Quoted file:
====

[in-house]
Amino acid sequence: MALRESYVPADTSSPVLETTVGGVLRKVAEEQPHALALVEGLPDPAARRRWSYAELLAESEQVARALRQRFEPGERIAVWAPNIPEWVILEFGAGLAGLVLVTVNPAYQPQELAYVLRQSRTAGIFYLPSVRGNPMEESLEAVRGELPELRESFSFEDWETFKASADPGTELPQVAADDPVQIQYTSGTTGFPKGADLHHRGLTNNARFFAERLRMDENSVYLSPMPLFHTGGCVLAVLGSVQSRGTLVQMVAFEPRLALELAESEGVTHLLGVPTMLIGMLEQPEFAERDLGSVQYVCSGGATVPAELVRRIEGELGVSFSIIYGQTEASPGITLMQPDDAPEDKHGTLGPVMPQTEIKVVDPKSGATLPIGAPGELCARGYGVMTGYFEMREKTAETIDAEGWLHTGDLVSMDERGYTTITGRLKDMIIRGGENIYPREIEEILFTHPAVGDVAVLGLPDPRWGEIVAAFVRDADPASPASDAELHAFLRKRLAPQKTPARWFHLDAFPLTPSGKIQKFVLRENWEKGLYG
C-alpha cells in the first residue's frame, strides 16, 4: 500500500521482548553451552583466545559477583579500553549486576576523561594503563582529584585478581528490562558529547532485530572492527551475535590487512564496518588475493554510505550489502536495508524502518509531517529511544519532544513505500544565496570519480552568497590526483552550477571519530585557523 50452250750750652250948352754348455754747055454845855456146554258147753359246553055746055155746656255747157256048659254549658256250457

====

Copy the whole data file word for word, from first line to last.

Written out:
[in-house]
Amino acid sequence: MALRESYVPADTSSPVLETTVGGVLRKVAEEQPHALALVEGLPDPAARRRWSYAELLAESEQVARALRQRFEPGERIAVWAPNIPEWVILEFGAGLAGLVLVTVNPAYQPQELAYVLRQSRTAGIFYLPSVRGNPMEESLEAVRGELPELRESFSFEDWETFKASADPGTELPQVAADDPVQIQYTSGTTGFPKGADLHHRGLTNNARFFAERLRMDENSVYLSPMPLFHTGGCVLAVLGSVQSRGTLVQMVAFEPRLALELAESEGVTHLLGVPTMLIGMLEQPEFAERDLGSVQYVCSGGATVPAELVRRIEGELGVSFSIIYGQTEASPGITLMQPDDAPEDKHGTLGPVMPQTEIKVVDPKSGATLPIGAPGELCARGYGVMTGYFEMREKTAETIDAEGWLHTGDLVSMDERGYTTITGRLKDMIIRGGENIYPREIEEILFTHPAVGDVAVLGLPDPRWGEIVAAFVRDADPASPASDAELHAFLRKRLAPQKTPARWFHLDAFPLTPSGKIQKFVLRENWEKGLYG
C-alpha cells in the first residue's frame, strides 16, 4: 500500500521482548553451552583466545559477583579500553549486576576523561594503563582529584585478581528490562558529547532485530572492527551475535590487512564496518588475493554510505550489502536495508524502518509531517529511544519532544513505500544565496570519480552568497590526483552550477571519530585557523 50452250750750652250948352754348455754747055454845855456146554258147753359246553055746055155746656255747157256048659254549658256250457